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In professional wrestling terms, a "shoot" is something that wasn't in the planned script of events.  A "shoot interview" is one where a wrestler says something he wasn't supposed to about another wrestler, or perhaps another promotion.  If two wrestlers stop cooperating in the ring and legitimately try to hurt each other, they are "shooting" on each other.

Shoot interviews were nonexistent until the mid-1990s, but they are now commonplace.  Rarely a night of wrestling will pass without hearing some wrestler refer to something outside of kayfabe--breaking character.  This is nearly always done, however, with the approval of the federation.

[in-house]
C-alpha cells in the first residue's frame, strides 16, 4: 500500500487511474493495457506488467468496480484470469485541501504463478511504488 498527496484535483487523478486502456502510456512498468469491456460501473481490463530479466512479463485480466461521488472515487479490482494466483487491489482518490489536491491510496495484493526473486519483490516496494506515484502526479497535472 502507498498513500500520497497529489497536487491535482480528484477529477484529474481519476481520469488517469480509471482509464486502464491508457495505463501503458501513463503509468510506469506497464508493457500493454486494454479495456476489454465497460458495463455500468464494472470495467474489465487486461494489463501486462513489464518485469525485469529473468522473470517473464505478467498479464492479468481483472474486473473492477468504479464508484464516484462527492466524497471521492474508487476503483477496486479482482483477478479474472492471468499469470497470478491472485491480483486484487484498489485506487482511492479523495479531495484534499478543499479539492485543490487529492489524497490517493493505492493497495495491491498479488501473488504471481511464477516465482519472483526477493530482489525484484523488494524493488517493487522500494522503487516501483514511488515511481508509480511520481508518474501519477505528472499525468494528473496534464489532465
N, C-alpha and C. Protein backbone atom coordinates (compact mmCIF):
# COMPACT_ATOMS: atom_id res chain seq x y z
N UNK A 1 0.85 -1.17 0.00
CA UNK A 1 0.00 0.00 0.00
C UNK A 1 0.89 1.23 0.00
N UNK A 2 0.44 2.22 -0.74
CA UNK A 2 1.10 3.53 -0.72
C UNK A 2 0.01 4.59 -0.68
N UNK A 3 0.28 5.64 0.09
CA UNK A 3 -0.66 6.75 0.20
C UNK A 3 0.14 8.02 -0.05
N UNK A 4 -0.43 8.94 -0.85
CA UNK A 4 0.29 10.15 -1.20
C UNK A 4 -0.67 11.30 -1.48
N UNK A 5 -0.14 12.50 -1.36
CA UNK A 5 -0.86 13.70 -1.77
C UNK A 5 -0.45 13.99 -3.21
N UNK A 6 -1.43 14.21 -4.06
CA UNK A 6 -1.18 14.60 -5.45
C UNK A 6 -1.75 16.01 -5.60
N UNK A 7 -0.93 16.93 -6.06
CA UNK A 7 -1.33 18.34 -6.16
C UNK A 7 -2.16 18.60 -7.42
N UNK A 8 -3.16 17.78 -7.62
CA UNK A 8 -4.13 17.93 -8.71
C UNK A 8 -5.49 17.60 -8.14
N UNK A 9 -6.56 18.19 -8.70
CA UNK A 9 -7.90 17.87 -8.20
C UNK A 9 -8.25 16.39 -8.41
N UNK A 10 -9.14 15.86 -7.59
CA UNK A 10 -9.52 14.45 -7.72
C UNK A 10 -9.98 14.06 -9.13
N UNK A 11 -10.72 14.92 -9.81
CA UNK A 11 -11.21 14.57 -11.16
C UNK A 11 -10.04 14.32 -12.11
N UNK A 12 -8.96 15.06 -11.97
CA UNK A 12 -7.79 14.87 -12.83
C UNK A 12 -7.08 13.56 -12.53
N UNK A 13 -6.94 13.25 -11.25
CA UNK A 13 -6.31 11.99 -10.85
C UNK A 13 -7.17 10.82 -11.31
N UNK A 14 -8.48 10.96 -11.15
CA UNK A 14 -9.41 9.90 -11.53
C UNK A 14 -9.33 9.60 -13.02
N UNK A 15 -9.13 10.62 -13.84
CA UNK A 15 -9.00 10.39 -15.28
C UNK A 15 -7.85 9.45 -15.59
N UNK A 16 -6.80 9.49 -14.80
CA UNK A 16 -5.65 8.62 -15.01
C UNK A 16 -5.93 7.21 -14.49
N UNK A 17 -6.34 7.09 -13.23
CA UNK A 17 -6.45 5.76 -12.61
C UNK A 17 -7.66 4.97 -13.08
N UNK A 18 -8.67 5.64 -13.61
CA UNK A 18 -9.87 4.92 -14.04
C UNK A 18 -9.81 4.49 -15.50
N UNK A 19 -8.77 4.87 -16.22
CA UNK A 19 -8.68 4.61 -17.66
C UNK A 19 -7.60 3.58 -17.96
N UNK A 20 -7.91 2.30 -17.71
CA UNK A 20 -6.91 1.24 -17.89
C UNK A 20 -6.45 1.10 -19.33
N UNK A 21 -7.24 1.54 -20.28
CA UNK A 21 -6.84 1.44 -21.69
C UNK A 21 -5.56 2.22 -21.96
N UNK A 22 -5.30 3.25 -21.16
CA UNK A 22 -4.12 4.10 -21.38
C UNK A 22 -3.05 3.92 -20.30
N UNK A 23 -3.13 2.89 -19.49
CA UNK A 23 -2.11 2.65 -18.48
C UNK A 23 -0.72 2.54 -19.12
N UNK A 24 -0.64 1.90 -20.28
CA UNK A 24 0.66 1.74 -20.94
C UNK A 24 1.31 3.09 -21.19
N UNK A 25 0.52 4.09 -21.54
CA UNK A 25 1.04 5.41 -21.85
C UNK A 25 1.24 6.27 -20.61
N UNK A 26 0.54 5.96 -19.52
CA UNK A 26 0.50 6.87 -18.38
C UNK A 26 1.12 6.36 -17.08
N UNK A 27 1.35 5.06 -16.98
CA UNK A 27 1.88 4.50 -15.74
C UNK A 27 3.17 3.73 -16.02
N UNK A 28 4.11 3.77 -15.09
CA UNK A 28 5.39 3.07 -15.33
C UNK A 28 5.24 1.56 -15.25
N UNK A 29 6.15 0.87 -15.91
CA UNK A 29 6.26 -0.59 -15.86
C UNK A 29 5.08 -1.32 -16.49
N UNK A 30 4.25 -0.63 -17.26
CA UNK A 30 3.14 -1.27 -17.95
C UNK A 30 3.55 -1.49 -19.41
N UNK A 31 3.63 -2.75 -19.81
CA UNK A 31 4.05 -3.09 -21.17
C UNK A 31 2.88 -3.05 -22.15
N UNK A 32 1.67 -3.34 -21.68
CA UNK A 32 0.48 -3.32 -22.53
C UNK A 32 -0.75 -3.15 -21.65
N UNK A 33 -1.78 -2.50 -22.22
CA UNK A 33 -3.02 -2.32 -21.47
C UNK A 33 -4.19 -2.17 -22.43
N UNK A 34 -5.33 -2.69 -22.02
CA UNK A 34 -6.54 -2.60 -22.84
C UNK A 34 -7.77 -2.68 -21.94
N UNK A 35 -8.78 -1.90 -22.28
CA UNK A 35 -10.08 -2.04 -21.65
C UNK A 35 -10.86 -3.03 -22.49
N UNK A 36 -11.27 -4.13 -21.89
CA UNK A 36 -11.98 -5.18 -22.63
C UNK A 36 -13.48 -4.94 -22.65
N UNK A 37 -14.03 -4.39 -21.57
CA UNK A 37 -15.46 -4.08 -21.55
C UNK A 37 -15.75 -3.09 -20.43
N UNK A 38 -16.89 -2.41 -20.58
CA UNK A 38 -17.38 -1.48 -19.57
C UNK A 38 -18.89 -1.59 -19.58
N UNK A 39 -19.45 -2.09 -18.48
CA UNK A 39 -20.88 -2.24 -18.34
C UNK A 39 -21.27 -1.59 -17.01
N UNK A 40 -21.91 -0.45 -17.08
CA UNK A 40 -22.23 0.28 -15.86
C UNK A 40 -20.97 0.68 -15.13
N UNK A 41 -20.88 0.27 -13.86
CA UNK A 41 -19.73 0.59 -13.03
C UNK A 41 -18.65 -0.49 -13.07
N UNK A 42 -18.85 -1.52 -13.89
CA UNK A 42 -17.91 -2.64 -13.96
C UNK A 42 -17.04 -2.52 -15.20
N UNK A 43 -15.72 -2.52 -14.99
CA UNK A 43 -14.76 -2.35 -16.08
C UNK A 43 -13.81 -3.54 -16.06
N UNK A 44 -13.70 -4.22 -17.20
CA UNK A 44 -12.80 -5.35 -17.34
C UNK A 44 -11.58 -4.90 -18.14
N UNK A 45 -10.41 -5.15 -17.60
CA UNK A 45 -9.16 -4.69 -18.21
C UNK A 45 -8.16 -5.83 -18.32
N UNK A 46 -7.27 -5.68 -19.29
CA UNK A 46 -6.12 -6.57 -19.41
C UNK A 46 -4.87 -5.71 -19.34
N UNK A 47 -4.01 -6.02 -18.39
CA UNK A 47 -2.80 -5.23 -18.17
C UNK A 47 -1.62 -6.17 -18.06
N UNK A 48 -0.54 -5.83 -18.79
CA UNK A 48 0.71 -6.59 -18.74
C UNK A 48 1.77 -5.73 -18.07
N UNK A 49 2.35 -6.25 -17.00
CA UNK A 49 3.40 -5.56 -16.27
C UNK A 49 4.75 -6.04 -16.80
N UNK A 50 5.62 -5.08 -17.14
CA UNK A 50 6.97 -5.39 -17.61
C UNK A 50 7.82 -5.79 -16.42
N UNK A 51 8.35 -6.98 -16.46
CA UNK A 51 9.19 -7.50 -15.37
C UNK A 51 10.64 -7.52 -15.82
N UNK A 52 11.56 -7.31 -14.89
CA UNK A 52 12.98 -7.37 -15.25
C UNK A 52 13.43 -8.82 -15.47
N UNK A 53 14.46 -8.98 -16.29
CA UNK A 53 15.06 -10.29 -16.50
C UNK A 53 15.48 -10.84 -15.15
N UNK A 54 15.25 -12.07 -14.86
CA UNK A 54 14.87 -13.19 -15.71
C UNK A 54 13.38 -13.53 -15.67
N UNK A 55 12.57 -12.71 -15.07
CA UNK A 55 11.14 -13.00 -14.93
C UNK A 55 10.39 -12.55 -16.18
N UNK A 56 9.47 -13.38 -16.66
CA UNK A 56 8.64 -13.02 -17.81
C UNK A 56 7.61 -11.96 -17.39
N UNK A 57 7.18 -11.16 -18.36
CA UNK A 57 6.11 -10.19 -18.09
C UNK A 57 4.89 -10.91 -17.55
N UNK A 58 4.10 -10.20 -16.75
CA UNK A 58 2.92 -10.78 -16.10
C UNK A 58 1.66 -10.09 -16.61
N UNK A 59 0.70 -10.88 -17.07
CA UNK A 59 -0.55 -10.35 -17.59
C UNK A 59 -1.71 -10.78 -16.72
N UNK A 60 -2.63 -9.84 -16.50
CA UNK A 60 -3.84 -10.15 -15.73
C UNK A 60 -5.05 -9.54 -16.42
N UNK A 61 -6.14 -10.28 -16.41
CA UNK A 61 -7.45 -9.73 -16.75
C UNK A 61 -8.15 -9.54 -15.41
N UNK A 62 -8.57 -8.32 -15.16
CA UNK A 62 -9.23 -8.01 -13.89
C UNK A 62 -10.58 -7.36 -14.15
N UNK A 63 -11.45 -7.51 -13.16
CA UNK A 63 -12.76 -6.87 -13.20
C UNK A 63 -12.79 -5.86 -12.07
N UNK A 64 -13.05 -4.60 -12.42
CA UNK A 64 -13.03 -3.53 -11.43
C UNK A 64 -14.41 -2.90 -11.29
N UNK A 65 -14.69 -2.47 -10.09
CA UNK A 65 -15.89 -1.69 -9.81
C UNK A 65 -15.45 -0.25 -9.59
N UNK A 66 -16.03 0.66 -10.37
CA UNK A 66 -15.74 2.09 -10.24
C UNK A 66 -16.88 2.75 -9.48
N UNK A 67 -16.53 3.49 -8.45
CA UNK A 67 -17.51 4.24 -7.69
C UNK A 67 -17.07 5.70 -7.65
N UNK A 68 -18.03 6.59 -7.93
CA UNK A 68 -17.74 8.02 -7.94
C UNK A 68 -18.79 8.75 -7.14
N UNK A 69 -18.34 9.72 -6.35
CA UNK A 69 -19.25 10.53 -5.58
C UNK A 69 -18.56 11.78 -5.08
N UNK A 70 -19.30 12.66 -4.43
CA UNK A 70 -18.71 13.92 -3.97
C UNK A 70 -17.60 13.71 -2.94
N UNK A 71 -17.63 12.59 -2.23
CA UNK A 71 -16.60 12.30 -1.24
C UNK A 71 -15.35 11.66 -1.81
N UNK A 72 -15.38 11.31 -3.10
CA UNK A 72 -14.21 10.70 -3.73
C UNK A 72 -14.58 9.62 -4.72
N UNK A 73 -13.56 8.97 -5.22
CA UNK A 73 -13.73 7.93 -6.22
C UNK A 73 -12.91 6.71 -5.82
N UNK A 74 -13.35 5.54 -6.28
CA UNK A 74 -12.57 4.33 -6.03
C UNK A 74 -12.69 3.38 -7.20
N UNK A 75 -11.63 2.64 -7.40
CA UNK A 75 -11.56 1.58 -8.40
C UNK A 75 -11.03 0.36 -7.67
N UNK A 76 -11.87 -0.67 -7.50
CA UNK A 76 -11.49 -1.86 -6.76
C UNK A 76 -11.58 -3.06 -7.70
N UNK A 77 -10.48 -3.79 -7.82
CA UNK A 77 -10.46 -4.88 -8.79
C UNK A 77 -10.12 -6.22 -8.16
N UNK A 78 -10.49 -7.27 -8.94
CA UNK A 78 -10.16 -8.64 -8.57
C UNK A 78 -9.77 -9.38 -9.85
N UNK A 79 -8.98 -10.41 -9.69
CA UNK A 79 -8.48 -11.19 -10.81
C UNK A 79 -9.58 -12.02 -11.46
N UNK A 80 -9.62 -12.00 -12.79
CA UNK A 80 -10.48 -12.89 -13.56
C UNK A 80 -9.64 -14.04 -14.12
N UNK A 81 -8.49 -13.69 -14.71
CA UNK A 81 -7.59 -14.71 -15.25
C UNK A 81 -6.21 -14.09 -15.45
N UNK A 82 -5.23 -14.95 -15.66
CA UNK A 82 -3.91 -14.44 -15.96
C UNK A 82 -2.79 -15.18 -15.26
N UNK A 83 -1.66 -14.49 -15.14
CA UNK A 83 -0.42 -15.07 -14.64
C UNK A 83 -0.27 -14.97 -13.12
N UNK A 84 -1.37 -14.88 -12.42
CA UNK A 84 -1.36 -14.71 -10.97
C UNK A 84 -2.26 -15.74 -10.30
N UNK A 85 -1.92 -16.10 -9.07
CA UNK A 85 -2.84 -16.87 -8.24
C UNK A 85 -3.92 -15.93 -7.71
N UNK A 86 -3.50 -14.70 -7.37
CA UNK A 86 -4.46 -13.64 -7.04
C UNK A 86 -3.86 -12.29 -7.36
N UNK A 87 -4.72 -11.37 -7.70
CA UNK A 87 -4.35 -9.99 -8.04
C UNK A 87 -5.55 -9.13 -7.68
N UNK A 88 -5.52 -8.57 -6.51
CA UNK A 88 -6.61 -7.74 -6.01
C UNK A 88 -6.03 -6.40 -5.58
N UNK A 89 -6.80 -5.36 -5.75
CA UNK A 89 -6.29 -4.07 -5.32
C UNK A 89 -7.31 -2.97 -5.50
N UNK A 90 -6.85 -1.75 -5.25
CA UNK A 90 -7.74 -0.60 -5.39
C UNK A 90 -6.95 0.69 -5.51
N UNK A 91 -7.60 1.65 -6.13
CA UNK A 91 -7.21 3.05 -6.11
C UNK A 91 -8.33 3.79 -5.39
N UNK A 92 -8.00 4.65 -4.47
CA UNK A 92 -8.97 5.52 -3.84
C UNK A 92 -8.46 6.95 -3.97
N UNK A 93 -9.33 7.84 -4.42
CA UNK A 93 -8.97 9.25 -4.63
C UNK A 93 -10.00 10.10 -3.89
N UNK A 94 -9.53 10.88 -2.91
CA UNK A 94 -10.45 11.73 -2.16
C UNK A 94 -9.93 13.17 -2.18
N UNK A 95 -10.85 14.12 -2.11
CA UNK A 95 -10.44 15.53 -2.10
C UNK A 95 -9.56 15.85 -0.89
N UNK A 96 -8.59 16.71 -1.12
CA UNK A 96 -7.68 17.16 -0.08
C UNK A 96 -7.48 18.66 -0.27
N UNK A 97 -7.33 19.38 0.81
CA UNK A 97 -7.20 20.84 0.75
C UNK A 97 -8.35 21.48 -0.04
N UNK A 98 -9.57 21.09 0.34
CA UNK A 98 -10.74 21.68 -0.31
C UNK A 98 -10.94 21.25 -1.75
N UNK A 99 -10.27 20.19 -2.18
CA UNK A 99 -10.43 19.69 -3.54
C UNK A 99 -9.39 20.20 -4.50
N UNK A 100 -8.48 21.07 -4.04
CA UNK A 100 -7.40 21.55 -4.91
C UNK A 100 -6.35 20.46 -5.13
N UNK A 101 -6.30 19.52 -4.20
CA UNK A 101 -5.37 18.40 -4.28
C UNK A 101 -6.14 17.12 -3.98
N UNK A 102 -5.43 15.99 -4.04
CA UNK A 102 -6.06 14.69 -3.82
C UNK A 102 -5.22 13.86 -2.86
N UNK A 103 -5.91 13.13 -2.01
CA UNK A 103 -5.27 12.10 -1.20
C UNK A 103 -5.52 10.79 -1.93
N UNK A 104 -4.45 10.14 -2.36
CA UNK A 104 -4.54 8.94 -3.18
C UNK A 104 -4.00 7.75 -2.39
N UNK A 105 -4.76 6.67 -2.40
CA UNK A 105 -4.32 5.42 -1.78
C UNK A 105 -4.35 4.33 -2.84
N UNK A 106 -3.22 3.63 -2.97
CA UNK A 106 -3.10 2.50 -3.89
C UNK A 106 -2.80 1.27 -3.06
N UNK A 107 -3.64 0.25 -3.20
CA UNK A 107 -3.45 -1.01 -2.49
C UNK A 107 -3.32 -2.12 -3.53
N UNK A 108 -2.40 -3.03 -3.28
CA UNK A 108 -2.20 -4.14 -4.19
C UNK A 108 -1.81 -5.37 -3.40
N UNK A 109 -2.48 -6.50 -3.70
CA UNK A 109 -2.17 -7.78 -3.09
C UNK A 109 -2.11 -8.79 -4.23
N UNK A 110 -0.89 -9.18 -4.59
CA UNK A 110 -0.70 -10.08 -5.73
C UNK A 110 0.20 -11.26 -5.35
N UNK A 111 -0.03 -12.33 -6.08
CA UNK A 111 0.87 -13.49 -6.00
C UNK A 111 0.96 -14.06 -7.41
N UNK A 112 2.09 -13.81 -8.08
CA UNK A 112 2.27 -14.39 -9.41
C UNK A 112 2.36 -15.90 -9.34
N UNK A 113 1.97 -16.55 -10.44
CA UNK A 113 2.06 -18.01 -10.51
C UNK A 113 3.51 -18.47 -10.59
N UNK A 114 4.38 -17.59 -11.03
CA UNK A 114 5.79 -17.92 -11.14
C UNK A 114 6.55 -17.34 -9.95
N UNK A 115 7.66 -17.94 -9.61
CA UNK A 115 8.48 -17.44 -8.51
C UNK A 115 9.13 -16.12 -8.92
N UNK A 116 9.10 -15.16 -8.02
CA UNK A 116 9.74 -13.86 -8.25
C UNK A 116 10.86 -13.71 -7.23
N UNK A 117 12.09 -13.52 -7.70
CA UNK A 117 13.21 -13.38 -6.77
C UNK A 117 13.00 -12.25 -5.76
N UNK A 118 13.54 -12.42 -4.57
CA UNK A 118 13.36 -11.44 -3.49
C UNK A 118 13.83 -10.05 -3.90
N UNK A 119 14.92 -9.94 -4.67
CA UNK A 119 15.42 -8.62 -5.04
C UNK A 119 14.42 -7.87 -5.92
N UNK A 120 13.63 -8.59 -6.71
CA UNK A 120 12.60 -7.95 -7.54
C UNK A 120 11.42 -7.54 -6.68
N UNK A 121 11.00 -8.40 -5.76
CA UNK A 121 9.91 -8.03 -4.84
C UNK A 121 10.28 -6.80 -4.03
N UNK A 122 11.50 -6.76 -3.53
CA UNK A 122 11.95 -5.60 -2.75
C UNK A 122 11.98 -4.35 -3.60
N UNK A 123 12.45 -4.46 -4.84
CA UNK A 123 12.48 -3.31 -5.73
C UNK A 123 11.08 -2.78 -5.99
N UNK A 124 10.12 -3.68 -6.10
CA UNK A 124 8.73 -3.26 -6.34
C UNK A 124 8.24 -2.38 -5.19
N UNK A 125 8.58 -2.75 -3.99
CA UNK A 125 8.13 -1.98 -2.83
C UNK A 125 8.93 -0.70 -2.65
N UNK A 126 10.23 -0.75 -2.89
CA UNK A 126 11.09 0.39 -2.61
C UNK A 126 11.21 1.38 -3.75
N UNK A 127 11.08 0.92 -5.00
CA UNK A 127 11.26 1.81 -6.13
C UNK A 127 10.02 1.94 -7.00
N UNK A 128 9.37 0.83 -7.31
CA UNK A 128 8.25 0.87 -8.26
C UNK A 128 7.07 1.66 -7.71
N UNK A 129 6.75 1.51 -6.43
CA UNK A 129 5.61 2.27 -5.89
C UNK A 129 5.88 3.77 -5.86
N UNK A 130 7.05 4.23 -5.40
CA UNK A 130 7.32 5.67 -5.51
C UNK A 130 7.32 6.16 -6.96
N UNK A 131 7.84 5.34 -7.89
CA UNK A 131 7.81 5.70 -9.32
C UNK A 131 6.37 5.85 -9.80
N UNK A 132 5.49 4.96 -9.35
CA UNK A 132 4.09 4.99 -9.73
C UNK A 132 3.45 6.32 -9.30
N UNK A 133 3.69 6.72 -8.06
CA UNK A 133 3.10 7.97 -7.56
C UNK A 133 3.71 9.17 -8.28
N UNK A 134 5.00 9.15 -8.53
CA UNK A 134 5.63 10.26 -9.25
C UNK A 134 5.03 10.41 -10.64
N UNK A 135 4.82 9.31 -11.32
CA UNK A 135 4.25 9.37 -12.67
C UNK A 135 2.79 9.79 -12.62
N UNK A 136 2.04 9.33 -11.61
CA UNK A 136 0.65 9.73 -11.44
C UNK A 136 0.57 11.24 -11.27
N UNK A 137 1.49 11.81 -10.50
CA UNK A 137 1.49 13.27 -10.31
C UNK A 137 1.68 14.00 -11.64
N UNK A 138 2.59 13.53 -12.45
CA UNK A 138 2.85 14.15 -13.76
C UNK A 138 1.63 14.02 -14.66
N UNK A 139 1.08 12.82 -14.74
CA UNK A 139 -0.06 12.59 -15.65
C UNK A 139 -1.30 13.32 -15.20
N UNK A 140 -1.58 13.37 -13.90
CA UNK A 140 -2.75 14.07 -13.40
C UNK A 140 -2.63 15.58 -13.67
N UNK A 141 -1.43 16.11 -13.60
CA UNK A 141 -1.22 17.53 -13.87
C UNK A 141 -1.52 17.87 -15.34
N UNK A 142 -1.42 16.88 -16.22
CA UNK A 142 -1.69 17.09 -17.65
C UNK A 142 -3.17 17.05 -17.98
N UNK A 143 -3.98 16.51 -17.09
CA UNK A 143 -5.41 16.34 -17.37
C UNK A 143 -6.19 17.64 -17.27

Shoot matches simply do not happen.  Aside from a few non-rigged matches in the WWF's ill-advised Brawl For All in 1997-98, nearly every single pro wrestling match since the early 1900s has been real.  Wrestler have nothing to gain by not cooperating with each other in the ring, and it's a legitimately dangerous situation.  If it ever were to happen, the feed would be pulled immediately and the referee would immediately try to break it up.

The golden rule of wrestling is: If you see it on television, it's a work.